Believe it or not, the effects that this supplement haves in the liver are practically all positive. It looks like the possible benefits of consuming this algae biomass it’s beyond a simple nutritional contribution to our organisms.
There have been isolated cases of liver injury in which spirulina have been implicated, but this are very rare cases and they do not prove that taking spirulina can hurt your liver, so if there is a posibility in which this supplement could result toxic for the organ, it is extremely rare if it happens.
The benefits that spirulina can bring to our liver’s health are diverse, and they have been studied in many different ways, but here we are going to focus in one of the most relevant ones.
Fatty liver prevention with spirulina
The fatty liver disease is commonly related with alcoholism, and is one of the most known liver diseases by everybody, along with hepatitis and cirrhosis, and sadly, one of the most common in the majority of developed countries.
The fact that this disease is so common it is not only consequence of the alcohol consumption, it is also the result of unbalanced diets and lifestyles, which drives the doctors and other experts to making a differentiation between alcoholic fatty liver disease (AFLD) and non-alcoholic fatty liver disease(NAFLD).
Now let’s see how spirulina can help us with the fatty liver disease and how it can prevent it’s his appearance.
For explaining it, we will focus in the part of one study, in which, explained in a very abbreviated way, a group of rats were treated with a toxic chemical for the liver (carbon tetrachloride) that can induce the fatty liver disease, and a fraction of these rats was supplemented with spirulina, while the remaining sector of rodents was fed normaly.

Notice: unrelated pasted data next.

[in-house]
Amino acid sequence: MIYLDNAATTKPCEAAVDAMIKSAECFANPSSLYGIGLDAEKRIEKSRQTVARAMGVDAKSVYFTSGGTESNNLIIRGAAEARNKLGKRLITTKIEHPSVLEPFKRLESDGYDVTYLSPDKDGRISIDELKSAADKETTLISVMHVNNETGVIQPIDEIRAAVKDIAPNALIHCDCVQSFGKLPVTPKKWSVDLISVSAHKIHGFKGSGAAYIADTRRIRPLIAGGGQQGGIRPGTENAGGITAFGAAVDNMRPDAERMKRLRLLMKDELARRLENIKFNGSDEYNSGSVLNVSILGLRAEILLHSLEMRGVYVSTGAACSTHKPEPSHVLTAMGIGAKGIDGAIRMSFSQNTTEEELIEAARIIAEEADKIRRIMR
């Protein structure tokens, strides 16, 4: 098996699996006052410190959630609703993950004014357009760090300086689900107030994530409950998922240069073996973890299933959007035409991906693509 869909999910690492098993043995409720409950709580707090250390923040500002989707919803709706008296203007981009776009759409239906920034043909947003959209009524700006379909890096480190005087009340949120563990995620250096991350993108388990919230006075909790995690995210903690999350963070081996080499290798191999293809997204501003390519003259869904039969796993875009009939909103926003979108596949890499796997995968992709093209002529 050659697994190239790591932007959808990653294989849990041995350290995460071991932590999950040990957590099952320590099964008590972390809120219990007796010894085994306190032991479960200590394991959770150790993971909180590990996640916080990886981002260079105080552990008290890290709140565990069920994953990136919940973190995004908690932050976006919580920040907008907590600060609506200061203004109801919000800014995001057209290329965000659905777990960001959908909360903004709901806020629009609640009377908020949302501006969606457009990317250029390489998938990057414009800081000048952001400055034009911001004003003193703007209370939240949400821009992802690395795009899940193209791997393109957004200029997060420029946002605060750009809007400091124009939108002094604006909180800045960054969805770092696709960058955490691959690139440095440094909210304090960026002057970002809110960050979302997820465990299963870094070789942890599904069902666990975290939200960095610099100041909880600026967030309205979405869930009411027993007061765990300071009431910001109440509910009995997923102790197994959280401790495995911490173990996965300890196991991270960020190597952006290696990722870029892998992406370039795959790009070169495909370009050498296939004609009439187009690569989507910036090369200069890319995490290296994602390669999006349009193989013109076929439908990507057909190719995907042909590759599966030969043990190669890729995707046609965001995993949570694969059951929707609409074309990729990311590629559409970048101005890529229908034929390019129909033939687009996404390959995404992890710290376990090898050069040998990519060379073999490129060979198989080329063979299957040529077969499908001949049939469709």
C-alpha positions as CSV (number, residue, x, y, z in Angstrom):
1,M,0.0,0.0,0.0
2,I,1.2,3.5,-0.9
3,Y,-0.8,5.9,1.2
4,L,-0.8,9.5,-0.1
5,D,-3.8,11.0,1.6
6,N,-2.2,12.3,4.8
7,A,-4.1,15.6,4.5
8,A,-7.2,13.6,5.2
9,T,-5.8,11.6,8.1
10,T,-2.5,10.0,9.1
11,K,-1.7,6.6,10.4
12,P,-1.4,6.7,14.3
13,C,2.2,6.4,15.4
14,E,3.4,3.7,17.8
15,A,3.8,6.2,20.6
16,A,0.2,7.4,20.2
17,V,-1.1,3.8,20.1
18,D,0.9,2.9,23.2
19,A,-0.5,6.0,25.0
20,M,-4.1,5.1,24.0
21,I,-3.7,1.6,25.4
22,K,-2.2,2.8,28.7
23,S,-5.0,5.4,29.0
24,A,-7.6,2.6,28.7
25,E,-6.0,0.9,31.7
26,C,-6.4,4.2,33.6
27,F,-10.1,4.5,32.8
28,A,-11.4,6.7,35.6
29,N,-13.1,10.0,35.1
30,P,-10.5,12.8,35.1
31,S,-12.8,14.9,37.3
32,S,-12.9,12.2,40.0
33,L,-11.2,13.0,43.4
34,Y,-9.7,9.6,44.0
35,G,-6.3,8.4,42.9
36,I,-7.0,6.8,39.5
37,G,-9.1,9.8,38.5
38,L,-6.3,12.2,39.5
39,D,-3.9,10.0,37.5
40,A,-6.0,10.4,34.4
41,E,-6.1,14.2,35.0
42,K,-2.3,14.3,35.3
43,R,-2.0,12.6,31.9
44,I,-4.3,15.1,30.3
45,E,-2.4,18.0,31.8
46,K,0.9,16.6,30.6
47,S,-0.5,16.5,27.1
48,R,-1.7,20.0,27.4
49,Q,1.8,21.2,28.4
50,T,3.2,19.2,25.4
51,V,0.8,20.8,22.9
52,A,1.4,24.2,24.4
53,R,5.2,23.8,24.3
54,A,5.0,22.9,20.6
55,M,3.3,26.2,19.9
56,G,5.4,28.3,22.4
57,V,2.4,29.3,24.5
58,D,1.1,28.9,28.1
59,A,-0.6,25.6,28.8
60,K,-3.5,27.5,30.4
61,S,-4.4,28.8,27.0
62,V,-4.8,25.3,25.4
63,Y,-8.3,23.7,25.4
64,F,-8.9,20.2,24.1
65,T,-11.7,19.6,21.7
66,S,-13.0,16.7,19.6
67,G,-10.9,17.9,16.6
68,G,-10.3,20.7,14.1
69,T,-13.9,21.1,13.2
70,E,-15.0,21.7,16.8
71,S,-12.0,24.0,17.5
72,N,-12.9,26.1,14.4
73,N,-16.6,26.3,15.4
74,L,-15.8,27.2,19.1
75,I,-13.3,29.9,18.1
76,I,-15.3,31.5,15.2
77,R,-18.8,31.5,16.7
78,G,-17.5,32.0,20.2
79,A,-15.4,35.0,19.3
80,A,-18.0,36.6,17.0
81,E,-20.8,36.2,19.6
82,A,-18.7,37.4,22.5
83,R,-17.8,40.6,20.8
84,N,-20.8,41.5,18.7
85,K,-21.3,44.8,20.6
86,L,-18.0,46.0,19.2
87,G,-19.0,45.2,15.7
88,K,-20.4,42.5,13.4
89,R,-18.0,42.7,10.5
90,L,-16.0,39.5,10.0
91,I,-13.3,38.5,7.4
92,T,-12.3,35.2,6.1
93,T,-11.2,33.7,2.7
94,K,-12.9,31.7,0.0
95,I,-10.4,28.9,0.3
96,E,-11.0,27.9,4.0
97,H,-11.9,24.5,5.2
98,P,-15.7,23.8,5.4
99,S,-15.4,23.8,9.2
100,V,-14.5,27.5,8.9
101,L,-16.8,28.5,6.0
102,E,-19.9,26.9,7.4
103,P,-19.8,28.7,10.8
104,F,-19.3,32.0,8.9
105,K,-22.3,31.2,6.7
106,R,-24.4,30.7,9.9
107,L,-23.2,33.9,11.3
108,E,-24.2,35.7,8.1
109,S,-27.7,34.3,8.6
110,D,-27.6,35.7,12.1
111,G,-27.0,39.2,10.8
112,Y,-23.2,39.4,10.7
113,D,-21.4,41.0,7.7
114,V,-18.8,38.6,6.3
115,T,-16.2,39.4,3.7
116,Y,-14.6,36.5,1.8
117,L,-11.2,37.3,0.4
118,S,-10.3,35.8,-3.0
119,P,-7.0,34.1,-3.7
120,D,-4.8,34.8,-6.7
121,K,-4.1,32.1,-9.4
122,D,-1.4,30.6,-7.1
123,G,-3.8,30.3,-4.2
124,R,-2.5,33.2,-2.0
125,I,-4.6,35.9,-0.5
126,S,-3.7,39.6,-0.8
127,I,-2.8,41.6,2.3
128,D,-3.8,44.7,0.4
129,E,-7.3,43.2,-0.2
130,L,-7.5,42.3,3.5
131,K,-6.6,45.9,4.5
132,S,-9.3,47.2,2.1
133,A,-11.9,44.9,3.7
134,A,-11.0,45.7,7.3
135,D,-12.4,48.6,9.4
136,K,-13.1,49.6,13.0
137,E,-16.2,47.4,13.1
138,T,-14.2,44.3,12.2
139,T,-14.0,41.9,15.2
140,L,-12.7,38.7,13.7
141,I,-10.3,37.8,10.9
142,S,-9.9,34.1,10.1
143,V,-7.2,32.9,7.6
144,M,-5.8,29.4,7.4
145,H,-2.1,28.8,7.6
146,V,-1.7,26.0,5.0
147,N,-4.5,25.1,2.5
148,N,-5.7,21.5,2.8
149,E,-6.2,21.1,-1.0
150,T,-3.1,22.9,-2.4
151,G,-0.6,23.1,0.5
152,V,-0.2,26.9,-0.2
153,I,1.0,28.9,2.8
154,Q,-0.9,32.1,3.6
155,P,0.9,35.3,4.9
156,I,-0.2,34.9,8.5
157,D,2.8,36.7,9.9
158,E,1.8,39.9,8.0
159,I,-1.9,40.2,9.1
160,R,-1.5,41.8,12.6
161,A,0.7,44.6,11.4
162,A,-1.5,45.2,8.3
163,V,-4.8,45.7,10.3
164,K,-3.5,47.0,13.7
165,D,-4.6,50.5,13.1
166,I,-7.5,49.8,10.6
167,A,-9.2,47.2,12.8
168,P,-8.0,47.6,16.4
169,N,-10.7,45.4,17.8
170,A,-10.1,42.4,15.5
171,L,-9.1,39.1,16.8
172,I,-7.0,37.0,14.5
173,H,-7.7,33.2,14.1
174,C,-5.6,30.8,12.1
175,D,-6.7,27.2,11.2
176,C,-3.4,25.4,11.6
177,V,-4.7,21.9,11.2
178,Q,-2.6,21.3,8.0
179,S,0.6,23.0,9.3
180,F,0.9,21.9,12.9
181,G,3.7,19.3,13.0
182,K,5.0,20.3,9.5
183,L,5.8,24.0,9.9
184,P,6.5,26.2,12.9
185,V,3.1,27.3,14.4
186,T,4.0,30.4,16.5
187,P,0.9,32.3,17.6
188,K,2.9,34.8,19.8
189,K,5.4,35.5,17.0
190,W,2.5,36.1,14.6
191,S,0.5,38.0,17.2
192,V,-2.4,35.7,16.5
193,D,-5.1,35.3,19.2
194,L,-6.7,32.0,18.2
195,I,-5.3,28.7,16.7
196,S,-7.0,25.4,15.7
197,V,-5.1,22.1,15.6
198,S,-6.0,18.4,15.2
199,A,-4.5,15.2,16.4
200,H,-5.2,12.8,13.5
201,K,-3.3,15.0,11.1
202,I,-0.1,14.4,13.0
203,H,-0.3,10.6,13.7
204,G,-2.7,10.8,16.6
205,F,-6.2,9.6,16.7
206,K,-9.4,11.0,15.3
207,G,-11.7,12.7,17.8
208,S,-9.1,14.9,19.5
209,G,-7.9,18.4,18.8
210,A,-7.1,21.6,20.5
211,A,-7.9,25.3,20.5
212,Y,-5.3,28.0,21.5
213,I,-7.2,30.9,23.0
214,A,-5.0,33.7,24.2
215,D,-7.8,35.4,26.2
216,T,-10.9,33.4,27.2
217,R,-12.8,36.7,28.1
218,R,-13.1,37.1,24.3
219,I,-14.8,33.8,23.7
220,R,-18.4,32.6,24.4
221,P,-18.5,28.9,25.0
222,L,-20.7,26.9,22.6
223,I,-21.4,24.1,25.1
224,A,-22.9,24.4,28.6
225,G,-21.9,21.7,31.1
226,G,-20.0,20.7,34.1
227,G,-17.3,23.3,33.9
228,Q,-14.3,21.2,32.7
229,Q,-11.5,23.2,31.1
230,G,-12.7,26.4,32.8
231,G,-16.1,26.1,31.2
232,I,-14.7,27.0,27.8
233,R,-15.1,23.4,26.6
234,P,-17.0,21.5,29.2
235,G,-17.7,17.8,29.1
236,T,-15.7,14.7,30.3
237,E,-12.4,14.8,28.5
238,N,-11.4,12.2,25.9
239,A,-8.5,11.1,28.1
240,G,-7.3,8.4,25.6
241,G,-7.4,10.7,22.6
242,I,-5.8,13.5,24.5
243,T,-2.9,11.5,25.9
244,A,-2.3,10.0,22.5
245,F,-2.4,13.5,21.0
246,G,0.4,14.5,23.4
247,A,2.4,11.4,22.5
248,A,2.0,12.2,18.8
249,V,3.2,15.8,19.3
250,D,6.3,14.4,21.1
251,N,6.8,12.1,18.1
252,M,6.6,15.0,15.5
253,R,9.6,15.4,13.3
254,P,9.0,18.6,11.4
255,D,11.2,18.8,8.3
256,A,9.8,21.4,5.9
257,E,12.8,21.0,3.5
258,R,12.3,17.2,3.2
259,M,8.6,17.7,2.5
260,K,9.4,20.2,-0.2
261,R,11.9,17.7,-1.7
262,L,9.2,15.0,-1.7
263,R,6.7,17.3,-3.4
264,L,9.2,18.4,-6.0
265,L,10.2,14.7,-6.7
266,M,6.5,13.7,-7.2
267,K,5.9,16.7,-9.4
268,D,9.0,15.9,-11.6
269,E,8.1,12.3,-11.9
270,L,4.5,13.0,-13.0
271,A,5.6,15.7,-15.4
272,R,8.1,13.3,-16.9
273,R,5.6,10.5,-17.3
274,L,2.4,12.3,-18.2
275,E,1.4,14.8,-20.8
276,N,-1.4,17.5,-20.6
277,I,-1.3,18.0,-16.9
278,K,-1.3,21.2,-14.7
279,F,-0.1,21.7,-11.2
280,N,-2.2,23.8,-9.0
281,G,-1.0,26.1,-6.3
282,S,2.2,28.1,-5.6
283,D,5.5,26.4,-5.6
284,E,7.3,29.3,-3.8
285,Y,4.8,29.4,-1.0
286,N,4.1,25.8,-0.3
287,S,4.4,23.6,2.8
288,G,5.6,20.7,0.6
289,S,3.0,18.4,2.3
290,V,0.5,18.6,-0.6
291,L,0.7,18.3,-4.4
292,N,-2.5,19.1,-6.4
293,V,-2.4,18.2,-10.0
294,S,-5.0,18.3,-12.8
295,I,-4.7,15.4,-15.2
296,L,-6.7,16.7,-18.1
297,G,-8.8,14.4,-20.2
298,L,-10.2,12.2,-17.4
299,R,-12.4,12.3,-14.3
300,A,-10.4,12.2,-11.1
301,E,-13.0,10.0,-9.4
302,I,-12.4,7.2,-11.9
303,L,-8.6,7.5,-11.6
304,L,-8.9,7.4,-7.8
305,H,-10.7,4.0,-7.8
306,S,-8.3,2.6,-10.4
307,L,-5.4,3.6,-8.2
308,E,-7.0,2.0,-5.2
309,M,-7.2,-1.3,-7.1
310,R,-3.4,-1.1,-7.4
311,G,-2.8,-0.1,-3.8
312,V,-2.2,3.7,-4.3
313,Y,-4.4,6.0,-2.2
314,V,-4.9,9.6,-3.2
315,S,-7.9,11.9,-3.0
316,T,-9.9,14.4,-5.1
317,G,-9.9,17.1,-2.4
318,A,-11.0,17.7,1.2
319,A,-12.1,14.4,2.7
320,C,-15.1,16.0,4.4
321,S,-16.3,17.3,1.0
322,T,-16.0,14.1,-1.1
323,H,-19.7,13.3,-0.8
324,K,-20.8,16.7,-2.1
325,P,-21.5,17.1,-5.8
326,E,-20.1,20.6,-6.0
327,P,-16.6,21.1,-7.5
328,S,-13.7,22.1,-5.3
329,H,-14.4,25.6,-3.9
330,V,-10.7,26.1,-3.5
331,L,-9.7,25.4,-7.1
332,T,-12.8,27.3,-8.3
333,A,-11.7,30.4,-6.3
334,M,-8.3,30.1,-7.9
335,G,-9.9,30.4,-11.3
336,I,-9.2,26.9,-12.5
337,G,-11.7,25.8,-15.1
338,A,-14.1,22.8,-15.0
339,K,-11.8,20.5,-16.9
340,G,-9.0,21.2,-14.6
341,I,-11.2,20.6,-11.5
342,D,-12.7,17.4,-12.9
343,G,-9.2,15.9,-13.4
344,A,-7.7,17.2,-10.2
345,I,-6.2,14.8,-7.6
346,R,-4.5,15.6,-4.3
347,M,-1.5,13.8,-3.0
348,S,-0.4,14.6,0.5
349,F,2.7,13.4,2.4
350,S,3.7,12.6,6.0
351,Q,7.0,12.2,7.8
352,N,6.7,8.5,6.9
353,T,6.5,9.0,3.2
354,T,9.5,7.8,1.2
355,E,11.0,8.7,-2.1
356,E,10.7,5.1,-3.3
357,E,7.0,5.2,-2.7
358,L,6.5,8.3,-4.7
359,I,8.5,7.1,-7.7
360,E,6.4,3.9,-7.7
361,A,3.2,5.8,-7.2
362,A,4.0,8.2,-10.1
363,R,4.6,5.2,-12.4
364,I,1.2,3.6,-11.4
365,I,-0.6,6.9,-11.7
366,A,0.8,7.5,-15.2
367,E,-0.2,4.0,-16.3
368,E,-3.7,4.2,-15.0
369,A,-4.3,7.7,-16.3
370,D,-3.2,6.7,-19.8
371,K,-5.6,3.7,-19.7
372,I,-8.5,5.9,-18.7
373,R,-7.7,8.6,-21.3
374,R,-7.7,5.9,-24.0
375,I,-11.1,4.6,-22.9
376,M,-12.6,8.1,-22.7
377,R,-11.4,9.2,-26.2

The results of this experiment were really good for spirulina’s image, since the rats that were fed with spirulina manifested much better results in comparison with the rats that didn’t receive supplementation through their diet. Concretely, the amounts of fats in the liver that the rats fed with spirulina accumulated were around 30% less than the other rats.
Anyway, the benefits that spirulina can contribute to our health are more than this, and they affect different parts of the body.
LDL reduction with spirulina
Probably you already know it, but LDL, also known as “bad cholesterol” are those molecules of your blood that in elevated levels are directly related with several cardiovascular diseases like atherosclerosis or hearth attacks as shown in different population studies.
Well, it results that spirulina supplements can help to reduce the amounts of bad cholesterol in your blood as well.
Another study revealed that in a time frame equivalent to three months, LDL levels can be reduced around 10% by consuming spirulina, also seeing improved the hemoglobin status of the patients treated, and with no side effects registered from any subject.
The responsible molecule or compound present on the spirulina remained unknown after this study, so other possible benefits or applications of this supplement may remain undiscovered.
So, should you take spirulina?
As we said before, unless you have any special problem that spirulina could affect negatively, like a thyroid disease, this microalgae can really bring very interesting benefits to your health in very different ways, so maybe you want to consider taking it.
In case you have any doubt about the risks that spirulina could imply to your wellness, don’t think it twice and ask to your doctor for being sure about what you are doing.
Thanks for reading!